John Grisham, Jodi Picoult, and George R.R. Martin, along with 14 other authors, have filed a lawsuit against OpenAI, accusing the organization of “systematic theft on a mass scale.” These authors are concerned that artificial intelligence (AI) programs, such as OpenAI’s ChatGPT, are using their copyrighted works without permission.
The lawsuit was organized by the Authors Guild and includes well-known authors like David Baldacci, Sylvia Day, Jonathan Franzen, and Elin Hilderbrand. In the filed papers, the authors argue that there have been “flagrant and harmful infringements” on their registered copyrights, and they describe the ChatGPT program as a “massive commercial enterprise” that relies on “systematic theft on a mass scale.”
Mary Rasenberger, the CEO of the Authors Guild, emphasizes the importance of stopping this alleged theft, stating that it could potentially destroy the literary culture that feeds many other creative industries in the US. She argues that authors should have the ability to control how their works are used by generative AI in order to preserve literature.
The lawsuit references specific searches conducted on ChatGPT for each author. For instance, it claims that the program generated an unauthorized prequel to George R.R. Martin’s “A Game of Thrones” titled “A Dawn of Direwolves,” using the same characters from Martin’s existing books. The authors argue that this constitutes infringement on their intellectual property rights.
OpenAI, an organization known for its work in AI and natural language processing, responded to the lawsuit by stating that they respect the rights of writers and authors and believe that they should benefit from AI technology. They expressed their optimism in finding mutually beneficial ways to work with creators, including the Authors Guild.
This is not the first legal action taken against OpenAI regarding AI-generated content. Earlier this month, several authors, including Michael Chabon and David Henry Hwang, sued OpenAI in San Francisco for alleged infringement of intellectual property.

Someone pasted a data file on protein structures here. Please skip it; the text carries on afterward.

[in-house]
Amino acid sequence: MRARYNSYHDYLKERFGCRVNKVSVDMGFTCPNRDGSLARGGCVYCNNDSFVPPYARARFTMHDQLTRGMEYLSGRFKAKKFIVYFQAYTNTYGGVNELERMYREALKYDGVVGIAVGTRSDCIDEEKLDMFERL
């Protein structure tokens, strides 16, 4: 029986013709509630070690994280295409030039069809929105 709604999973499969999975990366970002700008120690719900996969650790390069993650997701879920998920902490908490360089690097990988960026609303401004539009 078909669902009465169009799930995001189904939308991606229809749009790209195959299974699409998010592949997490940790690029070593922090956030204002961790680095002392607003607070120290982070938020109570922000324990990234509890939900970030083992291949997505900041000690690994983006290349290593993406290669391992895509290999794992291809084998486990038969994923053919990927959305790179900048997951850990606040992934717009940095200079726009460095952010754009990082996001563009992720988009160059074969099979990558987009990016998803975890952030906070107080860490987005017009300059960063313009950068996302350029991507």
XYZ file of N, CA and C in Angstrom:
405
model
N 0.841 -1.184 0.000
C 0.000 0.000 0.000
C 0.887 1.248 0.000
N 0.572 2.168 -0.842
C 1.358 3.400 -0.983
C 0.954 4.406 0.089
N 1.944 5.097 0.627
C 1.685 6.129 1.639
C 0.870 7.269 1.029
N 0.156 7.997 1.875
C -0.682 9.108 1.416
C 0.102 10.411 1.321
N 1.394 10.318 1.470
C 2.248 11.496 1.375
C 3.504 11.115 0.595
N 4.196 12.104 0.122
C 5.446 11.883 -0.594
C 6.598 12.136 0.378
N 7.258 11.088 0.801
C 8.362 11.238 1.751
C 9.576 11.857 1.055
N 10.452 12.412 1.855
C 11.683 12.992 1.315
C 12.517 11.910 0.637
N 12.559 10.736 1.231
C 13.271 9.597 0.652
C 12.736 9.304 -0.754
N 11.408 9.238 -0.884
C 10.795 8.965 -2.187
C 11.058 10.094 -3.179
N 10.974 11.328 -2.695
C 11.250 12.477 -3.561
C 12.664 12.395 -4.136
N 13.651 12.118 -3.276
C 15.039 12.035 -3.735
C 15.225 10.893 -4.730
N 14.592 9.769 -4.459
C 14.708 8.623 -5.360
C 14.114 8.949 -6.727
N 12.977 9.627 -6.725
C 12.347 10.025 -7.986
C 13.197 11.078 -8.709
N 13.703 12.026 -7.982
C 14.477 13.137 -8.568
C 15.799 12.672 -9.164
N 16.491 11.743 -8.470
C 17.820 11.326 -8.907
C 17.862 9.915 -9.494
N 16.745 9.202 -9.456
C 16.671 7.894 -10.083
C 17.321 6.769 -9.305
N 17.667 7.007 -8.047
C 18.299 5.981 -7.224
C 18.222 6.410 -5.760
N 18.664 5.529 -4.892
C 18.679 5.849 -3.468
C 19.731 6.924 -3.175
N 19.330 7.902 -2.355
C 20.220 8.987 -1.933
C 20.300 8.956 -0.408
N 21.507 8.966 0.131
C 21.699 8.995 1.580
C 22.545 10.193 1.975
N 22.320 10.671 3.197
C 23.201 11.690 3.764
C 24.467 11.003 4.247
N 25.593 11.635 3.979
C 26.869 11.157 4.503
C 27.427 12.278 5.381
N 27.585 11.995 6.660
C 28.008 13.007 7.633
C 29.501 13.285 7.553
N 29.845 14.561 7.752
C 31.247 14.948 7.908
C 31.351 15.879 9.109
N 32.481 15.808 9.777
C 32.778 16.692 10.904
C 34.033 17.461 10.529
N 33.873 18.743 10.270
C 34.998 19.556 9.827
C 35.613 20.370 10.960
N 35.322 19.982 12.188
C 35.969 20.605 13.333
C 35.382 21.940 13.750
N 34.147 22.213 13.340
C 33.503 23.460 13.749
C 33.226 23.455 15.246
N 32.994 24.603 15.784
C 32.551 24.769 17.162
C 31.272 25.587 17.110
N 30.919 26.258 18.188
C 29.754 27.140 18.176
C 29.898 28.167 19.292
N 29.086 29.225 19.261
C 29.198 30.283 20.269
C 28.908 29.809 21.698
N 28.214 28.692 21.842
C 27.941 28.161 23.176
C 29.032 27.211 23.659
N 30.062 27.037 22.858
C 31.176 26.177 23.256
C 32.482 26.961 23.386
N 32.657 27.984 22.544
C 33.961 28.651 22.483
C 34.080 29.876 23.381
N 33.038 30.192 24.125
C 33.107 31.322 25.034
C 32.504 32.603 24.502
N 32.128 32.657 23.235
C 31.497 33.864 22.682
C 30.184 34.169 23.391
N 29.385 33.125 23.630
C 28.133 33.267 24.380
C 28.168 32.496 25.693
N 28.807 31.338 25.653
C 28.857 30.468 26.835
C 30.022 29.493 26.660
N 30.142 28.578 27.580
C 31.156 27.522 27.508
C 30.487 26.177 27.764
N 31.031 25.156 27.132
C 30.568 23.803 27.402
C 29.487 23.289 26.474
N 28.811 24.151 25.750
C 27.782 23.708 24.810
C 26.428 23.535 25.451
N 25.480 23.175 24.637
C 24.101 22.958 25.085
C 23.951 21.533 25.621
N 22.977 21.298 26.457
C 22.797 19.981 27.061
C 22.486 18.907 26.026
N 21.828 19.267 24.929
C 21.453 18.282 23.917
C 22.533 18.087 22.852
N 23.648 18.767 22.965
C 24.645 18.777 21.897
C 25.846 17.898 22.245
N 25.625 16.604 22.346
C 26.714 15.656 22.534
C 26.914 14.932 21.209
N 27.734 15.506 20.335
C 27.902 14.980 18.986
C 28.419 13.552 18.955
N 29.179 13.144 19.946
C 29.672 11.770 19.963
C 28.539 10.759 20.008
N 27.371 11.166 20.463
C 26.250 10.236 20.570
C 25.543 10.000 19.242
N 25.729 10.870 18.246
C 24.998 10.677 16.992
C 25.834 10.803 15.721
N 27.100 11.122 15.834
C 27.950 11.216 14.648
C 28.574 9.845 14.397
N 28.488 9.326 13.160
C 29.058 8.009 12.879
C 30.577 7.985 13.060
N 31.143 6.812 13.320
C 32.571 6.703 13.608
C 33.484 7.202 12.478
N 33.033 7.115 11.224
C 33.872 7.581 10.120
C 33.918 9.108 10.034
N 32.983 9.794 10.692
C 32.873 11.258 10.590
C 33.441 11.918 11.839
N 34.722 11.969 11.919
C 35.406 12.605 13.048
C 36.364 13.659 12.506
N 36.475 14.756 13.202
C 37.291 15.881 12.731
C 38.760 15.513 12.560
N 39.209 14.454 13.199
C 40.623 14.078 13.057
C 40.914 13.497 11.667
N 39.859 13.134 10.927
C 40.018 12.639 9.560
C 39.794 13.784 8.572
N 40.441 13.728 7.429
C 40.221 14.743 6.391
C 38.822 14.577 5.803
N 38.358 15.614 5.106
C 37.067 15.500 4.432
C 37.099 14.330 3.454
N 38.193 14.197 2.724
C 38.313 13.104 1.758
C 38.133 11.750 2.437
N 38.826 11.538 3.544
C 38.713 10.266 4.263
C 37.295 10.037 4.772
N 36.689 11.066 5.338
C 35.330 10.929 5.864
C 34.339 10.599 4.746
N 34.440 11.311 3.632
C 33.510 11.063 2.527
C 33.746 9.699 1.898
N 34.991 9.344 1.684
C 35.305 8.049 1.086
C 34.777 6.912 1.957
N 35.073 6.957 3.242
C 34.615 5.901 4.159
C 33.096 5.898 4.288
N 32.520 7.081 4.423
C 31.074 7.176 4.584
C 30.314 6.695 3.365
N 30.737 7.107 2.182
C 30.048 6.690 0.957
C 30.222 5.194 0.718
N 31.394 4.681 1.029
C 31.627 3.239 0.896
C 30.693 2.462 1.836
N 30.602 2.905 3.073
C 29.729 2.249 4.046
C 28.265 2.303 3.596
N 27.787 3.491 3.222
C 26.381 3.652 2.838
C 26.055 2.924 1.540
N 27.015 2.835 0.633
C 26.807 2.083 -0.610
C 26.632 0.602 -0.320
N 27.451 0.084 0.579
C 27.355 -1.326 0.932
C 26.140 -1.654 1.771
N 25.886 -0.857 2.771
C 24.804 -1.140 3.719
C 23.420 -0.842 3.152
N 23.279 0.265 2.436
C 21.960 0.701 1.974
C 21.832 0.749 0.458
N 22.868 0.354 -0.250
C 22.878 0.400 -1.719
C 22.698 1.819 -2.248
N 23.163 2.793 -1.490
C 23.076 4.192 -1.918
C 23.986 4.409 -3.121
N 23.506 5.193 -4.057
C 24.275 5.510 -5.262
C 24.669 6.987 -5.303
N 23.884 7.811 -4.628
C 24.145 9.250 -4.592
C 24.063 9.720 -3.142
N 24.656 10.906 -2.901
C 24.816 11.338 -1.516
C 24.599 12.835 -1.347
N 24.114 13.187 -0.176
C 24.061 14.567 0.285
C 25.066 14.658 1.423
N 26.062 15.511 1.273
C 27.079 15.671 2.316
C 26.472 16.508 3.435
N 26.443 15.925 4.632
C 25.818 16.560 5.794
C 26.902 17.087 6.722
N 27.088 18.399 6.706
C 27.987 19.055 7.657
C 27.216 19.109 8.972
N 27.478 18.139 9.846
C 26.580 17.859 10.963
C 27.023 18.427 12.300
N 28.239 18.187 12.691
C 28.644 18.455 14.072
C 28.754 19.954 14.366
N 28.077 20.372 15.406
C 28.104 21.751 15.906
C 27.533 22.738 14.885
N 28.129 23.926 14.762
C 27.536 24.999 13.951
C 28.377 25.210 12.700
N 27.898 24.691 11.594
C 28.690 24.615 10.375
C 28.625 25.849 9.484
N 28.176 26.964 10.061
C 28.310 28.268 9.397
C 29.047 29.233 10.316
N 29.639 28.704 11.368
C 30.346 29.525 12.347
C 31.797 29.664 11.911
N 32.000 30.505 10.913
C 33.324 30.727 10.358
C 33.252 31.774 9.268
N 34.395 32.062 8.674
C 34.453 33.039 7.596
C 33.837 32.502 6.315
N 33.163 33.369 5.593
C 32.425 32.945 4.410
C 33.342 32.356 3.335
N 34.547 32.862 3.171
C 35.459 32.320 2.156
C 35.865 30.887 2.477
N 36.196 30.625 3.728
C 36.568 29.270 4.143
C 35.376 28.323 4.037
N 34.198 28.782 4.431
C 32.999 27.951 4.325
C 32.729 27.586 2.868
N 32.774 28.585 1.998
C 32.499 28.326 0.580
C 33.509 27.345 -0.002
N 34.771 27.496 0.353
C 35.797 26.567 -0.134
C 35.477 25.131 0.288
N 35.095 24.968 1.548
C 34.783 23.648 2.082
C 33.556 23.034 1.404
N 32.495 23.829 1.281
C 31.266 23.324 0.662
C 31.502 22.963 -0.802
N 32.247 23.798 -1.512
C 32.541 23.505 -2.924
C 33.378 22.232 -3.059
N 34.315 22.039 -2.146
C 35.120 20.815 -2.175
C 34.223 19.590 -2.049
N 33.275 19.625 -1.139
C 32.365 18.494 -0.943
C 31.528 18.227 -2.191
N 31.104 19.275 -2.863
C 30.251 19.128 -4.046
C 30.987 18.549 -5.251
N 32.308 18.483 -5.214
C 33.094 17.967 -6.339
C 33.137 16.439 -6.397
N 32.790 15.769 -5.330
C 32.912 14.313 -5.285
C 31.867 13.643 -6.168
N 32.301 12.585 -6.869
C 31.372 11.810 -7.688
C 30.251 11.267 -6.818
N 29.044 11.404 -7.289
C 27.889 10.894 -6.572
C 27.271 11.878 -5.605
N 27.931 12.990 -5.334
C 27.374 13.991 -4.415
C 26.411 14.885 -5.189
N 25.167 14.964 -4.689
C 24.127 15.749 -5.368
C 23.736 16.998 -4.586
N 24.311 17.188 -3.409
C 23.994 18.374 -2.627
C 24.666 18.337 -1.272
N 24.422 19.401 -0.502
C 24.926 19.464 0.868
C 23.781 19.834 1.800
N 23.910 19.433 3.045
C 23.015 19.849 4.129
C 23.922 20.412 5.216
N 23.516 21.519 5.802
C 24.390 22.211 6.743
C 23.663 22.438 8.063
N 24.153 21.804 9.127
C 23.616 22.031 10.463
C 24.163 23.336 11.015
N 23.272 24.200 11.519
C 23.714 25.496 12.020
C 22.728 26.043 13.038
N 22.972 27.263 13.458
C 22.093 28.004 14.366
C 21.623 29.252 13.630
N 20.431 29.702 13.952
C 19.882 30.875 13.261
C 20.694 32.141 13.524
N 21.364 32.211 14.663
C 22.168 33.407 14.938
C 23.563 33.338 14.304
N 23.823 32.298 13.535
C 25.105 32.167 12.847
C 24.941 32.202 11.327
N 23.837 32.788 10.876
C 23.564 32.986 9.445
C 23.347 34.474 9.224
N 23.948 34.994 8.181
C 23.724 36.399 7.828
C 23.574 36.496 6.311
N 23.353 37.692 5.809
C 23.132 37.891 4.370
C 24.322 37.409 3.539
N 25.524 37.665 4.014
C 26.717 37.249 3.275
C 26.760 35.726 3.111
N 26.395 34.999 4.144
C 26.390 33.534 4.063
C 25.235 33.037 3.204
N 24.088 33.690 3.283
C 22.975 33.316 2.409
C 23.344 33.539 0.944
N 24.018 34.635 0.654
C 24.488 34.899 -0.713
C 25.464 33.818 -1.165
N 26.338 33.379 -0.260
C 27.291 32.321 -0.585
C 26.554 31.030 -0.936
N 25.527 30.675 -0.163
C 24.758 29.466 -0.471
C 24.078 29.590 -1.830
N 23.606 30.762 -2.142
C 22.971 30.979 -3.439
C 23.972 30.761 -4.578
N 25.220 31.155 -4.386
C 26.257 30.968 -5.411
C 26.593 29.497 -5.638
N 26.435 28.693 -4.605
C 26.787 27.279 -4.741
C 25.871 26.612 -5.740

In August, OpenAI asked a federal judge in California to dismiss two similar lawsuits, one involving comedian Sarah Silverman and the other from author Paul Tremblay. OpenAI argued that these claims misconceive the scope of copyright, failing to take into account limitations and exceptions like fair use, which allow for innovative AI models.
The objections raised by authors against AI have also resulted in changes to Amazon’s policies on e-books. The online retail giant now requires writers who include AI-generated material in their books to notify Amazon in advance. Additionally, Amazon limits authors to publishing three new self-published books on Kindle Direct per day, aiming to restrict the proliferation of AI-generated texts.
As the impact of AI on the creative industry continues to grow, it remains crucial to navigate the legal and ethical implications of using copyrighted works in AI-generated content. Finding a balance between protecting intellectual property rights and fostering innovation will be essential for the future of AI and literature.